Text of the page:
"Green Hells" and Dancing Bulls
Race and Identity in the Urban Amazon of Brazil
Dr. Marnie Watson
Dr. Watson’s research examines a traditional Brazilian folklore festival that is being reworked to express a modern, global identity for urban Amazonians. In her talk, she will discuss her ethnographic research in Manaus, Brazil. The boi-bumba, or "dancing bull" festival, has long been seen as a key site in which Brazilian ideas of tri-racial harmony encompassing those of European, African, and indigenous heritage can be understood. She explores how the version performed in the state of Amazonas adds a new element, as it valorizes rural, mixed-race Amazonians called Caboclos, a population that has long experienced racial, ethnic, and socio-economic marginalization. Since the 1990s, the Amazonas boi-bumba has become a positive emblem of a modern mixed-race identity, and there is a growing movement of urbanites to self-identify as Caboclo. Her research sheds light on this new, urban mixed-heritage identity that is uniquely Amazonian, self-consciously global, and being used to challenge the cultural and economic hegemony of the Brazilian southeast.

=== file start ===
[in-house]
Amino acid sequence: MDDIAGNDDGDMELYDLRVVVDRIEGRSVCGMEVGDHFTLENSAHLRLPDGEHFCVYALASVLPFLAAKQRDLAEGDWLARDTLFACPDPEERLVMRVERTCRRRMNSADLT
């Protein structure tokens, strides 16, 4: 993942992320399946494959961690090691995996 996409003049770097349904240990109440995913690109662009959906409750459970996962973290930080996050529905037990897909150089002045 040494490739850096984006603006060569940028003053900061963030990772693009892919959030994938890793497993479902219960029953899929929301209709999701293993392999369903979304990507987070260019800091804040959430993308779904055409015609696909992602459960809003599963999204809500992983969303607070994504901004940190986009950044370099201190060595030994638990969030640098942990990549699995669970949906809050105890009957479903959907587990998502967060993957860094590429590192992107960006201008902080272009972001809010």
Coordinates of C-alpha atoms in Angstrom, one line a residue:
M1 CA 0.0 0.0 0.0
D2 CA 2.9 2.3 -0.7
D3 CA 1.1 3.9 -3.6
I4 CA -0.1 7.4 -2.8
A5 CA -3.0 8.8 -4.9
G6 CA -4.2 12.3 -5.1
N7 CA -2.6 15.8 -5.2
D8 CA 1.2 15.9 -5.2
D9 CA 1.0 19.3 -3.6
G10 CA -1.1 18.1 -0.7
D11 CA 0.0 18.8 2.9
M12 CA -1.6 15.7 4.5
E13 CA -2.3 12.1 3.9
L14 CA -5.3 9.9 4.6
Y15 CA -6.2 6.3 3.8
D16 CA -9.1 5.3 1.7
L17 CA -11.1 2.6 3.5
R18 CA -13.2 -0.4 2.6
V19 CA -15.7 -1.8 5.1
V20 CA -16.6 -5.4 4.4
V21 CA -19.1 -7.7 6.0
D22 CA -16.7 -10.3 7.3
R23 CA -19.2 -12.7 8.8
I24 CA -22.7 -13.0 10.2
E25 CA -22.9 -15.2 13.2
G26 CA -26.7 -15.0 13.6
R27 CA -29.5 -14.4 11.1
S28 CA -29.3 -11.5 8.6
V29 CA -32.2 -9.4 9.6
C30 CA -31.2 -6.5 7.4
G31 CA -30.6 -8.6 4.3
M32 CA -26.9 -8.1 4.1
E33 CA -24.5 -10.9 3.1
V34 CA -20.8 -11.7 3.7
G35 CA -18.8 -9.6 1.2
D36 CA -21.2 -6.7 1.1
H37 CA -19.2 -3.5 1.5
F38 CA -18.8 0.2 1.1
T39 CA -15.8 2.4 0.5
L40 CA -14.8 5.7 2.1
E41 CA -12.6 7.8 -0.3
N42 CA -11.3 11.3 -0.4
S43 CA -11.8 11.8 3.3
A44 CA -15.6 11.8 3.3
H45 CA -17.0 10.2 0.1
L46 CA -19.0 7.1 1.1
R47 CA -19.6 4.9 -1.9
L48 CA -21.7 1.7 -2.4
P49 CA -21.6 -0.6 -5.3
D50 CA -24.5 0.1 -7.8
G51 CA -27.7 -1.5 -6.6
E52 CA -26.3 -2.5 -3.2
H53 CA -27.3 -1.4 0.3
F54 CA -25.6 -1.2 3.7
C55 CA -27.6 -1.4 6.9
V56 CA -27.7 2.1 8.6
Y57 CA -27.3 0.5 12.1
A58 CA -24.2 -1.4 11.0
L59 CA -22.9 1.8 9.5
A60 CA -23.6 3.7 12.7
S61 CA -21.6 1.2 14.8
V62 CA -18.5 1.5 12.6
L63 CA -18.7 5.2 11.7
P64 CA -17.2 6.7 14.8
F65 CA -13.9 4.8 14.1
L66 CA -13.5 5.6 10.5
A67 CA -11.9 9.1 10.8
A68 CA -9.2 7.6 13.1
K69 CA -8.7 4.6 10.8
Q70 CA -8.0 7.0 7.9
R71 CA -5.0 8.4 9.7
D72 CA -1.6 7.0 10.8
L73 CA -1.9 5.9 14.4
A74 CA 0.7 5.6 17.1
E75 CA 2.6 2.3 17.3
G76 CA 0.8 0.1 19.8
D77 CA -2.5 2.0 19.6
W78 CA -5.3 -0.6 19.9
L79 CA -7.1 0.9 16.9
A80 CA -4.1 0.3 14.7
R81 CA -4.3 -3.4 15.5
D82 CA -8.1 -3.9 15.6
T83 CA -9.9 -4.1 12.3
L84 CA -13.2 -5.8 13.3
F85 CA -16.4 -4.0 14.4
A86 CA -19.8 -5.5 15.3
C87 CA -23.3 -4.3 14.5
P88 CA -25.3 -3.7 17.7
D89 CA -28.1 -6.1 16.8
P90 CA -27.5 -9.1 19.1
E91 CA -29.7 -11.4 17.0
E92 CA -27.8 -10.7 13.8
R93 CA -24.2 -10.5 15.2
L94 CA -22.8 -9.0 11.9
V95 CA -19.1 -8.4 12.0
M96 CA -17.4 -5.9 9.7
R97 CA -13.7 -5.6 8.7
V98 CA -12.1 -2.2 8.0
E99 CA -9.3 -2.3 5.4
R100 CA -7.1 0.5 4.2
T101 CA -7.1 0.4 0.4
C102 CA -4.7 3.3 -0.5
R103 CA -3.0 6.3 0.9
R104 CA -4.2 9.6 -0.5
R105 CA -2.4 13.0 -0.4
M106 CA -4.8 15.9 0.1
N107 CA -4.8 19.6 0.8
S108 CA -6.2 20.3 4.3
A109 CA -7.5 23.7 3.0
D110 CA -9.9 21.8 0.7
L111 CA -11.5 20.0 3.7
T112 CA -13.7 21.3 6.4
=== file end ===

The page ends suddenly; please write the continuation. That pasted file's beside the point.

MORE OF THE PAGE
YSU Anthropology Colloquium's Professor Series with Dr. Marnie Watson
Thursday, March 24th, 6-7:30pm
1 University Plaza
Dr. Watson will be speaking in the Jones Room located in Kilcawley Center.
Doors open at 5:45pm and the talk begins at 6pm.
Our event is free to students and free and open to the public, but parking is $5 for those without a parking permit.